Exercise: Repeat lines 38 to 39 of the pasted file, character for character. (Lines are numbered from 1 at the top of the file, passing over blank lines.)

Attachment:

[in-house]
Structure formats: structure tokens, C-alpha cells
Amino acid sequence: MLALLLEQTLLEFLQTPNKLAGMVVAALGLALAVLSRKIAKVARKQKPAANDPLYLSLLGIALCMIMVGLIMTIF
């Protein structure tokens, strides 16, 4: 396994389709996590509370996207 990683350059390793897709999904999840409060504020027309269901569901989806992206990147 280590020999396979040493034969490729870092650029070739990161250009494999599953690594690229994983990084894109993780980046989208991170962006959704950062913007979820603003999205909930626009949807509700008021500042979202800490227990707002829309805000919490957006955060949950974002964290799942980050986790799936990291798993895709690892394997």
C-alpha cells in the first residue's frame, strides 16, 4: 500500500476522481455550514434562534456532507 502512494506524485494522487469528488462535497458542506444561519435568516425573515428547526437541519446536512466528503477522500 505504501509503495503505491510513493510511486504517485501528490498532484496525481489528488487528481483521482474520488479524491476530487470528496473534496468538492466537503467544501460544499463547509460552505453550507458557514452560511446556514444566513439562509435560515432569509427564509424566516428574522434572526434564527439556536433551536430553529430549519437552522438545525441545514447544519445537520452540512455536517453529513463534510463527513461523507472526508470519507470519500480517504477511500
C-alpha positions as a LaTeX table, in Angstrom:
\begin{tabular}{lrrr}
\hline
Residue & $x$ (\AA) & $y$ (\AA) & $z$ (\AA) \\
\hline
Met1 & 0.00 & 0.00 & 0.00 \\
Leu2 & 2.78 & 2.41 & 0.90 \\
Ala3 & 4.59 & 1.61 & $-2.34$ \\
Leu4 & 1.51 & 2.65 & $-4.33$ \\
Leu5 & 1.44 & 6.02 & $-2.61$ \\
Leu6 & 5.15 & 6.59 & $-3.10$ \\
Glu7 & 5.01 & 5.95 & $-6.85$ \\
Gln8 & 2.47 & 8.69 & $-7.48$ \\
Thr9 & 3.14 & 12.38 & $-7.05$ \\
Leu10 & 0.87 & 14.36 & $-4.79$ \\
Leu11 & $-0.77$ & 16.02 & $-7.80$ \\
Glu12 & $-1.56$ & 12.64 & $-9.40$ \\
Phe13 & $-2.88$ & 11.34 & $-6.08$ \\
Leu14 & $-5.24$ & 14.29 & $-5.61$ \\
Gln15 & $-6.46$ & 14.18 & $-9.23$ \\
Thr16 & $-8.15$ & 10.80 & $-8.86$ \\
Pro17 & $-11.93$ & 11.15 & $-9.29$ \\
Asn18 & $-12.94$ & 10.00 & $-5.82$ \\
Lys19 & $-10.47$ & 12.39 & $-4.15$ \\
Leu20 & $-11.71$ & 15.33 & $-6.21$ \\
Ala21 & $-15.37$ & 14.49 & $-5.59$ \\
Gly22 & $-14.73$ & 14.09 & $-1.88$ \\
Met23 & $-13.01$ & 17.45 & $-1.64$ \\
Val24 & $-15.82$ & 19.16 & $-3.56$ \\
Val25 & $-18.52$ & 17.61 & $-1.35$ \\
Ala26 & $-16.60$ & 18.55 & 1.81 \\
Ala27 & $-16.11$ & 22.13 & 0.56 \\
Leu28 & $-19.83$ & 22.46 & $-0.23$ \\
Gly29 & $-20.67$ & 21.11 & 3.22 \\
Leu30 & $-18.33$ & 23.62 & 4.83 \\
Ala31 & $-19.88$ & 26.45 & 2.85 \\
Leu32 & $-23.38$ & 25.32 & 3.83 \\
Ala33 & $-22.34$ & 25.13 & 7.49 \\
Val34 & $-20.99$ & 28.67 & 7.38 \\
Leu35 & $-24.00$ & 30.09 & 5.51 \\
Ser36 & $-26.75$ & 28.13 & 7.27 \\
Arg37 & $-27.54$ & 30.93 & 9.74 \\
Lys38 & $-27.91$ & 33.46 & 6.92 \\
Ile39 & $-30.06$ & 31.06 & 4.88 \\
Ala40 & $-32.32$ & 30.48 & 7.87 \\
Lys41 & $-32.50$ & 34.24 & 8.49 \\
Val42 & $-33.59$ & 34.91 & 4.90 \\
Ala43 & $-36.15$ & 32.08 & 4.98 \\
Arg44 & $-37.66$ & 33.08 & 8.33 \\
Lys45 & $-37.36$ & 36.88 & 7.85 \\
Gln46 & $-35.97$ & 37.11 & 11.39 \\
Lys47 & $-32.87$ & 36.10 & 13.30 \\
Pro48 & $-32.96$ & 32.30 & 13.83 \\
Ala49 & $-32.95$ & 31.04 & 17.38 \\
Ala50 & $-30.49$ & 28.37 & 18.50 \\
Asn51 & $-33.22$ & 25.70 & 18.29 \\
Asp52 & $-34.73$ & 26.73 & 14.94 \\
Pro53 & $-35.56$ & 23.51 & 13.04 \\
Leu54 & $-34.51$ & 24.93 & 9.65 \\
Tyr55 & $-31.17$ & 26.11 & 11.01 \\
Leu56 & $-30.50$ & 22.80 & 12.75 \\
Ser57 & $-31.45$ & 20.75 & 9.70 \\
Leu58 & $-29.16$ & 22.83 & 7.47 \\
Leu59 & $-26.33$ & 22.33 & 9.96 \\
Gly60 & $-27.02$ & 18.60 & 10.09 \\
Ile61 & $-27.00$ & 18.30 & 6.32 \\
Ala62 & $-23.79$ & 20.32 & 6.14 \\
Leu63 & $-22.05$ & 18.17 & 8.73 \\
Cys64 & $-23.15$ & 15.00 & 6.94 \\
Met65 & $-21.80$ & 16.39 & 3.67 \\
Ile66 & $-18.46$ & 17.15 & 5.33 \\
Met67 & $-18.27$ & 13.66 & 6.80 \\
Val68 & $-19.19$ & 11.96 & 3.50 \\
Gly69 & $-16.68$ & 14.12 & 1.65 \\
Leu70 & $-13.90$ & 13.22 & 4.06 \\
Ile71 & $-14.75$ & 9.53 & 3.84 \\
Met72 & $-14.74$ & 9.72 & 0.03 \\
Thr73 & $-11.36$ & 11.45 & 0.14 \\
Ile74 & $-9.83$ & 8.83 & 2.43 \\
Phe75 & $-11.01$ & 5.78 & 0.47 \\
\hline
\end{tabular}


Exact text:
Leu28 & $-19.83$ & 22.46 & $-0.23$ \\
Gly29 & $-20.67$ & 21.11 & 3.22 \\